In the January 2013 issue, Dr Davide Mirabella et al reported the successful treatment of impacted canines by extracting them, substituting first premolars, and then achieving a good occlusion and facial profile (Mirabella D, Giunta G, Lombardo L. Substitution of impacted canines by maxillary first premolars: a valid alternative to traditional orthodontic treatment. Am J Orthod Dentofacial Orthop 2013;143:125-33).
This approach simplified the conventional orthodontic-surgical therapy and avoided many unpredictable risks during orthodontic extrusion of impacted maxillary canines, including inadequate alveolar bone and gingiva of the impacted teeth, and root resorption of adjacent teeth.
This replacement approach seems to be especially suitable for horizontally impacted canines, since those are the most difficult to treat. So far, a conventional 2-dimensional panoramic radiograph is still considered the primary diagnostic basis for the location of impacted canines. However, with the emergence and development of 3-dimensional cone-beam computed tomography, the diagnostic inaccuracy for the localization of impacted canines from a panoramic radiograph is evident and could result from distortions or projection errors of complex 3-dimensional structures projected to a 2-dimensional plane, thus increasing the risk of misinterpretation.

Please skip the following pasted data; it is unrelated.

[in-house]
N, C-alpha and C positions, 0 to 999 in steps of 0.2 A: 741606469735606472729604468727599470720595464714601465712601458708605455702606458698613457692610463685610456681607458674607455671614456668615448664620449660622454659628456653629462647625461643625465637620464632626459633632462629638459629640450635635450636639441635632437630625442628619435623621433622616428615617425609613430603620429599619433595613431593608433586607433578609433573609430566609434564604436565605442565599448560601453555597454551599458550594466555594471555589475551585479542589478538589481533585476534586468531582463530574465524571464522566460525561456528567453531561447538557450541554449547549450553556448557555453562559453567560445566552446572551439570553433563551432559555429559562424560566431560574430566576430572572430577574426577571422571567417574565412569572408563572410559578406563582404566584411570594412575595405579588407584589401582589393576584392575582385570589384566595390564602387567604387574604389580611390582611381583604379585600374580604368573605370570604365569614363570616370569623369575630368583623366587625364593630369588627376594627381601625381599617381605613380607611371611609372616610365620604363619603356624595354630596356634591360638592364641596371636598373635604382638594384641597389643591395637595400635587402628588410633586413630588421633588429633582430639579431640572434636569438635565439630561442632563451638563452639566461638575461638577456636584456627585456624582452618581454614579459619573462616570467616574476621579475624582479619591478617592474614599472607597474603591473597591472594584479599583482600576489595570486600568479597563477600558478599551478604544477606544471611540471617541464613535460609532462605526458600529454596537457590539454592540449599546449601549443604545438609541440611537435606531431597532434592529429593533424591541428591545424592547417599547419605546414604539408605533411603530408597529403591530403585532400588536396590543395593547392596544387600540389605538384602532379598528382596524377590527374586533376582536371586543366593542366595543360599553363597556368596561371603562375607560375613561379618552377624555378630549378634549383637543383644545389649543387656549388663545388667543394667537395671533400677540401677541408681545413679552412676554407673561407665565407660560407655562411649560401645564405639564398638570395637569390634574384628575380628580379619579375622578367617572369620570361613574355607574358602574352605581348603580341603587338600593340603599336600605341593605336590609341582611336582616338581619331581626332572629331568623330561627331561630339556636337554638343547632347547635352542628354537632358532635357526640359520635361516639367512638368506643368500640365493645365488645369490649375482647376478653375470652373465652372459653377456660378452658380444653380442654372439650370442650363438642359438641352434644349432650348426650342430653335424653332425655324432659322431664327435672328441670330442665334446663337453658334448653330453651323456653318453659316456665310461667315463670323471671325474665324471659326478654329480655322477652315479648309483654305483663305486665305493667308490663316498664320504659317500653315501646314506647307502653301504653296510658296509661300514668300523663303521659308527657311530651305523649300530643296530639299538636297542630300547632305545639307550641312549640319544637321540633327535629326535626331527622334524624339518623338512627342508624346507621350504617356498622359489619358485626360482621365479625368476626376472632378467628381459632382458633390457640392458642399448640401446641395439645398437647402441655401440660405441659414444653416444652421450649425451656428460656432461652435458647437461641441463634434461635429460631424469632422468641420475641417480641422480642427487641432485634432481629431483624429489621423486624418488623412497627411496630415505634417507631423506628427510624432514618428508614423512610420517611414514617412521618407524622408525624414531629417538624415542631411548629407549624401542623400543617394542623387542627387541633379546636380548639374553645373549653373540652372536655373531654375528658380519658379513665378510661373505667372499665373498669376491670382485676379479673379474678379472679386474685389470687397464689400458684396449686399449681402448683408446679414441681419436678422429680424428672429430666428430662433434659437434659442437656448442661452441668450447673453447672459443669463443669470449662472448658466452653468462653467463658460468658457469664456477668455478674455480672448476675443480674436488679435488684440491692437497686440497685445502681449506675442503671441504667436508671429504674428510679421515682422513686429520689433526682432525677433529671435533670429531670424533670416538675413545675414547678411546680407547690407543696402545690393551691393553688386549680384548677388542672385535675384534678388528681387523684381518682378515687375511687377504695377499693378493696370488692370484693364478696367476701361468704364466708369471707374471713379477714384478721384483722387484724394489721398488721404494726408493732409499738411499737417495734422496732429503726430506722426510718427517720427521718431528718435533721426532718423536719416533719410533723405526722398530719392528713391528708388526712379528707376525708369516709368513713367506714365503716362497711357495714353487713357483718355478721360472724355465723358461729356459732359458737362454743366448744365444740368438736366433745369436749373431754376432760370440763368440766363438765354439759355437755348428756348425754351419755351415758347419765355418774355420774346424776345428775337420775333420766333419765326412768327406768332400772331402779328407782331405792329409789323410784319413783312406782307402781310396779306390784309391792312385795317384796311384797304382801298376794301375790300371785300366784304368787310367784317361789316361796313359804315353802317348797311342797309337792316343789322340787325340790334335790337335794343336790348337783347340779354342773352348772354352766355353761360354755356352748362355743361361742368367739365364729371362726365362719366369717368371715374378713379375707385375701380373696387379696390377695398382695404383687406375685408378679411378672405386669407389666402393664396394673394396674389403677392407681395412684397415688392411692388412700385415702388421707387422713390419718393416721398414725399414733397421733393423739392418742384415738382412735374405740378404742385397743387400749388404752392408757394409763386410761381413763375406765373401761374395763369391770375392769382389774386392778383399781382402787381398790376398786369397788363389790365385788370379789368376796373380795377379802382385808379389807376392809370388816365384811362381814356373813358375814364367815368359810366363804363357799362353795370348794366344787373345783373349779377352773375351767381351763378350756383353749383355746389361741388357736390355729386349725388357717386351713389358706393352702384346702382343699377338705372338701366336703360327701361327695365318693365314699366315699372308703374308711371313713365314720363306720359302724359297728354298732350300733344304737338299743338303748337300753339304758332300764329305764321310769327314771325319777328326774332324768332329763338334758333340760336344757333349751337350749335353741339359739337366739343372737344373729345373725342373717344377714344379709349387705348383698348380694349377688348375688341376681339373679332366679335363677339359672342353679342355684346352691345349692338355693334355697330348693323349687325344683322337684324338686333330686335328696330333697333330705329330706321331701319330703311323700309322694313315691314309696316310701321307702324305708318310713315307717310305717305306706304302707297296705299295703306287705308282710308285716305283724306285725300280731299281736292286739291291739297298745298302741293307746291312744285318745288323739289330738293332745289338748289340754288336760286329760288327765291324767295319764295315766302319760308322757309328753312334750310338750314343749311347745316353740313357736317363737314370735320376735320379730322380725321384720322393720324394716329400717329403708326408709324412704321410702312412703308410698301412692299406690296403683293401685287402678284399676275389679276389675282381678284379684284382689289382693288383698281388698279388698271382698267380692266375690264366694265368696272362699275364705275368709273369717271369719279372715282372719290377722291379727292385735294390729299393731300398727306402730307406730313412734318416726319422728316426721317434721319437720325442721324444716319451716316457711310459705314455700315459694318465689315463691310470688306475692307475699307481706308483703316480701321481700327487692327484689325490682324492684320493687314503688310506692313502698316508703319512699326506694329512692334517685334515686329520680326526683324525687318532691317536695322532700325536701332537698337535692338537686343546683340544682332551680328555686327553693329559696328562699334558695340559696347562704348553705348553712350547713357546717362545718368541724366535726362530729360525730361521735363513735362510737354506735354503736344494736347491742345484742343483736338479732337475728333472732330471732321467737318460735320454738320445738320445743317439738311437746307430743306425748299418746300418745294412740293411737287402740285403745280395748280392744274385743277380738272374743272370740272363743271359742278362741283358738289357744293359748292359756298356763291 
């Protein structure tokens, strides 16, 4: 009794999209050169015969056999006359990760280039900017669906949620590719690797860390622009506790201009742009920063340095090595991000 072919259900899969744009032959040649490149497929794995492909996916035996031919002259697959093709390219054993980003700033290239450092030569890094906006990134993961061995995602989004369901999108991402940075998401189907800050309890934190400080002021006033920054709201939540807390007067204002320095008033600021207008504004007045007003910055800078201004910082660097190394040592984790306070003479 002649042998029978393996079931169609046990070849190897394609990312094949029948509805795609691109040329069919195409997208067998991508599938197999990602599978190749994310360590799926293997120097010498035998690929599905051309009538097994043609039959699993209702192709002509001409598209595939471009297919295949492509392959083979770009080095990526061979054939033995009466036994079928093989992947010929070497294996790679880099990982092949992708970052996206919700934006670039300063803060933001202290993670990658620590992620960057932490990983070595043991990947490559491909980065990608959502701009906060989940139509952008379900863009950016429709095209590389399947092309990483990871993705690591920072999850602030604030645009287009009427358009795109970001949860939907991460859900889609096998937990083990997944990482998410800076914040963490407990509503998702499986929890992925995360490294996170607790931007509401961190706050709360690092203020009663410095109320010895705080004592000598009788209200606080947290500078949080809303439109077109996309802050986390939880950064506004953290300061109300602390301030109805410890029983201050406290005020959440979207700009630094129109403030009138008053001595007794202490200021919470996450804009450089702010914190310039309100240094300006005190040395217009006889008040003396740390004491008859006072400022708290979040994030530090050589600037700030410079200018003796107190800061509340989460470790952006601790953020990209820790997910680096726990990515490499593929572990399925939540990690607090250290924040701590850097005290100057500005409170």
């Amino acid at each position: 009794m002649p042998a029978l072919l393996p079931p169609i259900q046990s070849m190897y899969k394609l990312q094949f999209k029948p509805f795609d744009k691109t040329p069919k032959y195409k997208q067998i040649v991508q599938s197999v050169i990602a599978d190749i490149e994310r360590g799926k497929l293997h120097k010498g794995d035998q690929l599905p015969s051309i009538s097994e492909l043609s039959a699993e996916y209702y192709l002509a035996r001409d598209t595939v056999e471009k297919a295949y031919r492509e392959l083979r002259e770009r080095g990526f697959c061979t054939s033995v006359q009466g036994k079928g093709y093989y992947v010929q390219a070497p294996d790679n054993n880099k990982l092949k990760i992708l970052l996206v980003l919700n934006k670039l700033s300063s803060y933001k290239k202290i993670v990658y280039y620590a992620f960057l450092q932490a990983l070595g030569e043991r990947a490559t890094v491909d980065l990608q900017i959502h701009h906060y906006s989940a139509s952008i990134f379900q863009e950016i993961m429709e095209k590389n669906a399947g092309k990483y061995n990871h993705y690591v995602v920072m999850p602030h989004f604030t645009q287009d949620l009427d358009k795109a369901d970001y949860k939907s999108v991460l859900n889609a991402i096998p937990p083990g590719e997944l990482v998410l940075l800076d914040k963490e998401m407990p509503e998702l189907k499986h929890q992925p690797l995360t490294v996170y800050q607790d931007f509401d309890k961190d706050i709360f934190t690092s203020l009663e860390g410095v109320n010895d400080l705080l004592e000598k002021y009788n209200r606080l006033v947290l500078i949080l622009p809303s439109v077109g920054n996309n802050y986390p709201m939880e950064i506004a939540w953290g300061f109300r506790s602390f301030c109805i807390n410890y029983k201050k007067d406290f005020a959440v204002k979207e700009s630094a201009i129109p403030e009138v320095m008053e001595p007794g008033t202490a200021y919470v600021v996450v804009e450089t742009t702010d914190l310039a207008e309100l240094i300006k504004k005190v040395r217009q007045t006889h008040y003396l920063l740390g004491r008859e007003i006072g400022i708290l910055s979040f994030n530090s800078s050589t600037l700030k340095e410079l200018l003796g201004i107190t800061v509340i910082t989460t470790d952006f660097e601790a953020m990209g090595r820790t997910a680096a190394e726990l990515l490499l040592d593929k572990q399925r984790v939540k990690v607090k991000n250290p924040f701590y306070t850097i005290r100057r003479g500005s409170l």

Alqerban et al reported a highly significant difference between the panoramic radiograph and the cone-beam computed tomography image in impacted canine angulation. Recently, I found that our 3 patients showed high horizontal impaction on the panoramic radiographs, whereas, in fact, they were all obliquely impacted. Two of the 3 patients had mesial to distal oblique impactions, and the other had buccal to lingual oblique. Such a big diagnostic difference might result in a completely different treatment method. Inaccurate 3-dimensional diagnosis of the location and orientation of impacted teeth might be an important reason for failure in the treatment of impacted canines.
We have 2 questions. First, in Figure 3 of the case report, the right canine was high and horizontally impacted, but in Figure 4, it appeared to be labial and oblique. Could the tooth have been obliquely impacted?
Our second question deals with occlusion. How did you adjust the occlusion for the first premolars to function as canines? Did you use a canine bracket on the first premolar? Did you change the torque of first premolar?